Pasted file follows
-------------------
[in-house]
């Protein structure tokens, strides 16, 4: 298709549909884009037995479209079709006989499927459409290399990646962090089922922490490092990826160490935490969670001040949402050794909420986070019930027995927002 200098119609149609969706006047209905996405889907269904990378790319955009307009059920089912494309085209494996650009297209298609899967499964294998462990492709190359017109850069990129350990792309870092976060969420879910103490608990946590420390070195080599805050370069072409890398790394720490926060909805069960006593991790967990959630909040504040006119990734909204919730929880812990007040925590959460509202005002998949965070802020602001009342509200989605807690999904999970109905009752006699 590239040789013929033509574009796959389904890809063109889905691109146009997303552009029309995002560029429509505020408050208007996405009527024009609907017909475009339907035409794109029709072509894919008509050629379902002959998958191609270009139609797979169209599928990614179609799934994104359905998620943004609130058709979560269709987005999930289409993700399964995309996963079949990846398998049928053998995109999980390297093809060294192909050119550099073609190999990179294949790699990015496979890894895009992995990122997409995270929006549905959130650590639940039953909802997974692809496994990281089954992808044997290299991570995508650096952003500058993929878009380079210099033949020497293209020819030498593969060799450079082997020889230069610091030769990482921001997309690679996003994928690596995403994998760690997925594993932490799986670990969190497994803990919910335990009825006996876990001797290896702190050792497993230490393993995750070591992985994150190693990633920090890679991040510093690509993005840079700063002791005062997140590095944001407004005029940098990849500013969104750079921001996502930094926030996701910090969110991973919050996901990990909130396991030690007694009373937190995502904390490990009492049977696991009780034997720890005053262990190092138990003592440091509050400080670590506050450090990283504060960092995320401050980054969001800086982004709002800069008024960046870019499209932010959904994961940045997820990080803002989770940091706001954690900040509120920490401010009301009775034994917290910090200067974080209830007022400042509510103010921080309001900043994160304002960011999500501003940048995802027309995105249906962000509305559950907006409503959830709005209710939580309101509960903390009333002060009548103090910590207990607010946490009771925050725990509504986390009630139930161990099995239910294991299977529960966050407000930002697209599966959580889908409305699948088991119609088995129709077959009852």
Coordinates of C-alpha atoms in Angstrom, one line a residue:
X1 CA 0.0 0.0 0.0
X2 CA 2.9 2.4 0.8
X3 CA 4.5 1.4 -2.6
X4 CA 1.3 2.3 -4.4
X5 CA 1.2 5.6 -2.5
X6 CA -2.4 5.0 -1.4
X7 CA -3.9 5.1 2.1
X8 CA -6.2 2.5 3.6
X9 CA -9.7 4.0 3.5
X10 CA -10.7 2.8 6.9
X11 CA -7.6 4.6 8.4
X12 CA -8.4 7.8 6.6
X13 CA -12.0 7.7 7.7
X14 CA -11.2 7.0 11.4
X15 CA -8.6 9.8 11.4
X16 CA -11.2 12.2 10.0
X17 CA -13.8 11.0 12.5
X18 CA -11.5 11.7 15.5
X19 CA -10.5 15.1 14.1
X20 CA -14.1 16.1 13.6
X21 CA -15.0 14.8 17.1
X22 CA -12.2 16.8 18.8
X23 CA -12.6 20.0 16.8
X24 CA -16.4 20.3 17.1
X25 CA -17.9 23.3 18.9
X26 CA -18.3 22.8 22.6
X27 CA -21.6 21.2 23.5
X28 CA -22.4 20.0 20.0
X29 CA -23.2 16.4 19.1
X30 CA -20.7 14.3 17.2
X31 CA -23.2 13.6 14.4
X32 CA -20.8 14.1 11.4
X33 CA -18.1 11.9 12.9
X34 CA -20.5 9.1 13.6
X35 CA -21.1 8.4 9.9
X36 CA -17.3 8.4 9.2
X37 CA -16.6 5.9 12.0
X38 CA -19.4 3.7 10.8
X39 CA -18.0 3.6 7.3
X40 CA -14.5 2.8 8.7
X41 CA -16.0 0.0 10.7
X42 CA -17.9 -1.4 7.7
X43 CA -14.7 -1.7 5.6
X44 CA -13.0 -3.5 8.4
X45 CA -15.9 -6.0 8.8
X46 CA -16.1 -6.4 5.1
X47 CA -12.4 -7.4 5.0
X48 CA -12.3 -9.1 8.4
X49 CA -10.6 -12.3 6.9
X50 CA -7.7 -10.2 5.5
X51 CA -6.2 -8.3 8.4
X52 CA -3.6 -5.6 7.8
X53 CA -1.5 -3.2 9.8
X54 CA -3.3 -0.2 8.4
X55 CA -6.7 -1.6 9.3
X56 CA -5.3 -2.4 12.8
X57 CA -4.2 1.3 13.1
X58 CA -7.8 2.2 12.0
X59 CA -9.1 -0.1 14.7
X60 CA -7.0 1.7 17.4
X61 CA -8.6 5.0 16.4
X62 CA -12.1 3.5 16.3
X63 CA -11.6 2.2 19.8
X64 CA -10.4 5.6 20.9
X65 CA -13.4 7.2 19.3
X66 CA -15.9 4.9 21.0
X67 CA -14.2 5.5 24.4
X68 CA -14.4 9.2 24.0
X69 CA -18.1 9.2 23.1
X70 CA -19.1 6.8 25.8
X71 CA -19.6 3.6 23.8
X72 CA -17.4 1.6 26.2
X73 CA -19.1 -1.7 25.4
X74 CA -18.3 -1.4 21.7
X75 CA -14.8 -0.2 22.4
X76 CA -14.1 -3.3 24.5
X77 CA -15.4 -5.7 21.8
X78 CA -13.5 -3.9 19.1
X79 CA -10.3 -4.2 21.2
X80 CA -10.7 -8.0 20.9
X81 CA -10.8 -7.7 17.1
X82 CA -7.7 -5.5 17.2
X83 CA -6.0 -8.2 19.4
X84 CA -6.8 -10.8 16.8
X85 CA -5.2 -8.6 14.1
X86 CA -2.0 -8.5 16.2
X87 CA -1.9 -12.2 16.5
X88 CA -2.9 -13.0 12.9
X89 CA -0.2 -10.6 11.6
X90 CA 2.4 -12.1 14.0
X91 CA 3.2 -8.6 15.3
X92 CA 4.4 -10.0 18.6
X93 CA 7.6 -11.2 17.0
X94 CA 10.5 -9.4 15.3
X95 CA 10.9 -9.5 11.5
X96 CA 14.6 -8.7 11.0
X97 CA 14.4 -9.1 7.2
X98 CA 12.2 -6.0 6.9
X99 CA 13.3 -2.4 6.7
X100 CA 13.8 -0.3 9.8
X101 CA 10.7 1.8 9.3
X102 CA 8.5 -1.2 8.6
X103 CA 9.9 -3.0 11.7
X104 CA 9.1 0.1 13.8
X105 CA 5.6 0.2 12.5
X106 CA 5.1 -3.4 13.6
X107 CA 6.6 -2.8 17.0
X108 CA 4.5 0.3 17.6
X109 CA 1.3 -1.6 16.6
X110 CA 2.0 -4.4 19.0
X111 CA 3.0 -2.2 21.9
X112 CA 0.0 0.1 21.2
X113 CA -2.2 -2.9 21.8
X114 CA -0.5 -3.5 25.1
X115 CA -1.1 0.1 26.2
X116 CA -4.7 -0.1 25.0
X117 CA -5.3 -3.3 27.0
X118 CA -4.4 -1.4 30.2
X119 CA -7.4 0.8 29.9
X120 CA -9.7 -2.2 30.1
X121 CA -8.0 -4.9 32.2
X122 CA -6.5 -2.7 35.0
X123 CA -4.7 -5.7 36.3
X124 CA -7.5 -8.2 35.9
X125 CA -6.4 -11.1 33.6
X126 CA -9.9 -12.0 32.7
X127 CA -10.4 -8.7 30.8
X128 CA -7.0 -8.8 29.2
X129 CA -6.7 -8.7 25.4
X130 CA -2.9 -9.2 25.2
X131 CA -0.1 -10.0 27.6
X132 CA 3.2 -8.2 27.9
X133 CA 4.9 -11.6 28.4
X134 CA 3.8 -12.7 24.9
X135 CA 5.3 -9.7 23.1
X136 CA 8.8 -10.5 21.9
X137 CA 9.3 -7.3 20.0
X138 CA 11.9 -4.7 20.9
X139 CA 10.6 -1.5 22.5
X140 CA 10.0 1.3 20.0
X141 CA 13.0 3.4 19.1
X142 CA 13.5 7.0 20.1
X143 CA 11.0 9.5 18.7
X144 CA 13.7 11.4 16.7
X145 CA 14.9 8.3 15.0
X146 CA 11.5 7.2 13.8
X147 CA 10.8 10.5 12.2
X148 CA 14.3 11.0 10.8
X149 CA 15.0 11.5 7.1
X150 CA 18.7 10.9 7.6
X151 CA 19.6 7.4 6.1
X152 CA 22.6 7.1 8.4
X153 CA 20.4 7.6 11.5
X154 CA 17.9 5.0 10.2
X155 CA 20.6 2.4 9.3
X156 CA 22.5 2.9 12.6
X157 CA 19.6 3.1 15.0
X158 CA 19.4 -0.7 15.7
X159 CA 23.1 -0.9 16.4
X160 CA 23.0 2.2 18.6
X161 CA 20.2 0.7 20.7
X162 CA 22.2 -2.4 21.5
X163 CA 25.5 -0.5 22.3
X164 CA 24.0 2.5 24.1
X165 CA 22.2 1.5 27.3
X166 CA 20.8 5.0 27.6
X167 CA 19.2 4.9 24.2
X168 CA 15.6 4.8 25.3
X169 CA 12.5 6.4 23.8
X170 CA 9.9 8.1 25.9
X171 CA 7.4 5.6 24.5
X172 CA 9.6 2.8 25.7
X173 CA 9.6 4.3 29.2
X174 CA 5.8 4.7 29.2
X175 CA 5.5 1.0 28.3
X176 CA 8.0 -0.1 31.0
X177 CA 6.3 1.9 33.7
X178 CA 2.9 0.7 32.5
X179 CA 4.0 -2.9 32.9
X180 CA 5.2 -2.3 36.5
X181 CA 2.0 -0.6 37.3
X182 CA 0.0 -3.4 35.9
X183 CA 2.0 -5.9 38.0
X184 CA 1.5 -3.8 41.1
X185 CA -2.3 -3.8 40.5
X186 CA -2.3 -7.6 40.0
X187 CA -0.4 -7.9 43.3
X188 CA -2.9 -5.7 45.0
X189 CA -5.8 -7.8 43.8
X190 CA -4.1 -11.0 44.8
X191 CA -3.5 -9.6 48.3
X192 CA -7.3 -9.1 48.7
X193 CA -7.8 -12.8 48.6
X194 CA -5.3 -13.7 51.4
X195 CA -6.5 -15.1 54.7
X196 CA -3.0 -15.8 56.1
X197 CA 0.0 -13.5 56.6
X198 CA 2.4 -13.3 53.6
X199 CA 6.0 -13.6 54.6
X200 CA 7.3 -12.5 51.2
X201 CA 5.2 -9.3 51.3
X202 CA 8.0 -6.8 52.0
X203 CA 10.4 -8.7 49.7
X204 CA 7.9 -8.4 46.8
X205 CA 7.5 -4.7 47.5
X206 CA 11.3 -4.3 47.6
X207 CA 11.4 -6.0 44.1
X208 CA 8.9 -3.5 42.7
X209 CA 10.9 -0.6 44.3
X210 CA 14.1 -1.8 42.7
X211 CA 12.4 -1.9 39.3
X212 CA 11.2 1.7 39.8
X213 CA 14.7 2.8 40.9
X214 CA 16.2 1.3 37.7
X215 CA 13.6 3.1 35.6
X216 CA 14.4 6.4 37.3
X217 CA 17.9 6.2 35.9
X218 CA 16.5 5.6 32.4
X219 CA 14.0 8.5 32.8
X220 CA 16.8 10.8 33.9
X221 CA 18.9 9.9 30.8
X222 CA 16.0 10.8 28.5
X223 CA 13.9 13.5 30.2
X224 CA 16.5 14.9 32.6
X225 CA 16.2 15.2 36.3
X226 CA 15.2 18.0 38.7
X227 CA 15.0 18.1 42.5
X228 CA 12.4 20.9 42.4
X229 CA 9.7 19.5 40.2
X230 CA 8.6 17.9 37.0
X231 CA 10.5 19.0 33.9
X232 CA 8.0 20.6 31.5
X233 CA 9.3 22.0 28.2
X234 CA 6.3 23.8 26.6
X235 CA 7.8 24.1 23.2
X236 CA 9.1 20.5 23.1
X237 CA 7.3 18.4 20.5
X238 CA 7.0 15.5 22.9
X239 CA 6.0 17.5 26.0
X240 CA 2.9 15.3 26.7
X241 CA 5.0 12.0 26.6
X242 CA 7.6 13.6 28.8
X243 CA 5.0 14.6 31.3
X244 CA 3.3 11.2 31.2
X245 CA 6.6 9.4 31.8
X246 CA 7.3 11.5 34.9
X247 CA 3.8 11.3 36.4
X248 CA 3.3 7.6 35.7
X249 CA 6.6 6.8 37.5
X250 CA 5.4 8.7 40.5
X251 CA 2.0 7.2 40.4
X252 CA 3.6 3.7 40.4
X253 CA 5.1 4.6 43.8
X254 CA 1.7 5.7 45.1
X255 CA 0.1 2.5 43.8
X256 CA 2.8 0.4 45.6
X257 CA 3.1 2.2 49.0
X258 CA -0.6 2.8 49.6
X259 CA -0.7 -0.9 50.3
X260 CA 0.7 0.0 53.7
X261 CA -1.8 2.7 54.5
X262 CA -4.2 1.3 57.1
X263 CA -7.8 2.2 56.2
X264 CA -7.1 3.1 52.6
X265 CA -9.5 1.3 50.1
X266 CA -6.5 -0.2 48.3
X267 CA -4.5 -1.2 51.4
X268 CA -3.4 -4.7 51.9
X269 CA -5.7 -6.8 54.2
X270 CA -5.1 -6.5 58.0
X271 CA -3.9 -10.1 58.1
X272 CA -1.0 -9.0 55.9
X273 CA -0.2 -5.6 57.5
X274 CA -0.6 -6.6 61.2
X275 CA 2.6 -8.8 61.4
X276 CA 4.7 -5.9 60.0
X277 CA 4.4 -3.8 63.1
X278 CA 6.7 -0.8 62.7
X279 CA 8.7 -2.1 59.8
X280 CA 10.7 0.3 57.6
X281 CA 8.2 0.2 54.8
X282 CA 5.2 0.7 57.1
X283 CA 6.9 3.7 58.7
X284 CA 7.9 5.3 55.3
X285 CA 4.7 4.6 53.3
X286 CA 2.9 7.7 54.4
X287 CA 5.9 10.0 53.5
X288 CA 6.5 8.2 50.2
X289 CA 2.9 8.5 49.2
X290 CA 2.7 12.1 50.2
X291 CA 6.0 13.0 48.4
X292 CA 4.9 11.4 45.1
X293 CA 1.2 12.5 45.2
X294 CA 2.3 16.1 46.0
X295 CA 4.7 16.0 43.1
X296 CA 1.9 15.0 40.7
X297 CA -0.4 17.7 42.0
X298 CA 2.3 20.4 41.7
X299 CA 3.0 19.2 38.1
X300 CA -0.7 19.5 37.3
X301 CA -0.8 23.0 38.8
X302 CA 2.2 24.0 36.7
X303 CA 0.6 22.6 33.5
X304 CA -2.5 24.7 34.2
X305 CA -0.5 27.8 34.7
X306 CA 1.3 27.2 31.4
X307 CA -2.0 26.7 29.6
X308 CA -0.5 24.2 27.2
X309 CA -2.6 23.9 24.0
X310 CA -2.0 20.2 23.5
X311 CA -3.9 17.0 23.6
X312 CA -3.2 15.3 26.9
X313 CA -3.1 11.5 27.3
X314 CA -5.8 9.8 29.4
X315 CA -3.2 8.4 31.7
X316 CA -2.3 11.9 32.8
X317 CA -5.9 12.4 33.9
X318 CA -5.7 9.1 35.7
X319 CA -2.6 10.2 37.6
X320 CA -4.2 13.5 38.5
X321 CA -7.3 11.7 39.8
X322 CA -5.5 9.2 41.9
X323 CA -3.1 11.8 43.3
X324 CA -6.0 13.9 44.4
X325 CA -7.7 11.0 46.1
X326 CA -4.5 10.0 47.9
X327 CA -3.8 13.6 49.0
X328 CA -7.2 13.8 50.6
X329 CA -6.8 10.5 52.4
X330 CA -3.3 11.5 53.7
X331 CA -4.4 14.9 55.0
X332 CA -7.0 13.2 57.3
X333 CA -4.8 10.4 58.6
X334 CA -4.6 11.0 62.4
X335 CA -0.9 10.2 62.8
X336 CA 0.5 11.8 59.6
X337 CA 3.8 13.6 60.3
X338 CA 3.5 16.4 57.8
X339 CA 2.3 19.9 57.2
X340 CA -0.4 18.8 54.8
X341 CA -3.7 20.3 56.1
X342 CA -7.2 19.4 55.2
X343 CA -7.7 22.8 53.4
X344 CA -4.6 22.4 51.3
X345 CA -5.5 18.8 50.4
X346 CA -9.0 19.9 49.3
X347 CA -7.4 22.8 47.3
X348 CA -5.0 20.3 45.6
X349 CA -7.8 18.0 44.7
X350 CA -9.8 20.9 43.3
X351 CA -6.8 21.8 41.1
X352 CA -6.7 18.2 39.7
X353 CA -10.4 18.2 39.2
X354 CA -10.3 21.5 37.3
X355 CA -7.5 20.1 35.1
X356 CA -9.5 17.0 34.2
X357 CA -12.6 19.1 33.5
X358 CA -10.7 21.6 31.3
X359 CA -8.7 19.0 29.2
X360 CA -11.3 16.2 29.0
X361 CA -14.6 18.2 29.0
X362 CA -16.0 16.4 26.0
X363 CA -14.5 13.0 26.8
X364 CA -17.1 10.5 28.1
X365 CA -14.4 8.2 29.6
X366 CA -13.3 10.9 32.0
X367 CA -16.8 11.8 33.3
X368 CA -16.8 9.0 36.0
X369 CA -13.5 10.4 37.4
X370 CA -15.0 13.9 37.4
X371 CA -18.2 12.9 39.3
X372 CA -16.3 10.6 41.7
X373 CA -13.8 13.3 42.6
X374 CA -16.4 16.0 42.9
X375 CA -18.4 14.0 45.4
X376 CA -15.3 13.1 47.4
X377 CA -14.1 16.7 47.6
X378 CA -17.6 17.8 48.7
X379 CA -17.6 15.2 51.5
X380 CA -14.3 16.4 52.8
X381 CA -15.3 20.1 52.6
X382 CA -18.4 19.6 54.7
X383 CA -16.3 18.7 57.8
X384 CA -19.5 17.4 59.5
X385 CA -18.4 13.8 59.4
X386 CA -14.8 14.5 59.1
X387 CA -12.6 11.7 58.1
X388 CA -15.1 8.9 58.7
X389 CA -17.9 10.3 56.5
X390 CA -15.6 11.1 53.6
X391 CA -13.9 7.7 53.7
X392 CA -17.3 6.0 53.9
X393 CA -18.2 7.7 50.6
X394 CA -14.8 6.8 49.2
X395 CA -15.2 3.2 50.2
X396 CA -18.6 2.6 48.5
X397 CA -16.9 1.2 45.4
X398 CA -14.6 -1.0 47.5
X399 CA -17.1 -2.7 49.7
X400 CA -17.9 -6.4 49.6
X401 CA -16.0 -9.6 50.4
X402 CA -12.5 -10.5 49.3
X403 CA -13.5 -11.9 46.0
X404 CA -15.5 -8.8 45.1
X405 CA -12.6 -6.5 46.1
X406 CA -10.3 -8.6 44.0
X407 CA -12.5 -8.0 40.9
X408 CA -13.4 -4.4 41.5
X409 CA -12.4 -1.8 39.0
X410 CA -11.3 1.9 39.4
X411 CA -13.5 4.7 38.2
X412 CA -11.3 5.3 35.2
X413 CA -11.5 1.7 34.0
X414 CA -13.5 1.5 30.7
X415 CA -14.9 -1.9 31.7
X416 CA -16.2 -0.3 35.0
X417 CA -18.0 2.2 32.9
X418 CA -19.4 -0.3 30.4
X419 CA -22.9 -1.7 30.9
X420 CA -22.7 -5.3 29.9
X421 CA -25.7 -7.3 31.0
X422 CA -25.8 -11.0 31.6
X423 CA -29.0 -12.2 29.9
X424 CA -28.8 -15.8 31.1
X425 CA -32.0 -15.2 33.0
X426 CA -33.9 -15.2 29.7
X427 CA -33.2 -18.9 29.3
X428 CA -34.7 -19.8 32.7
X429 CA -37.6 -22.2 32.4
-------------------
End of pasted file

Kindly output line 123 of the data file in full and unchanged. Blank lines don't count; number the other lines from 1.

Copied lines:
X120 CA -9.7 -2.2 30.1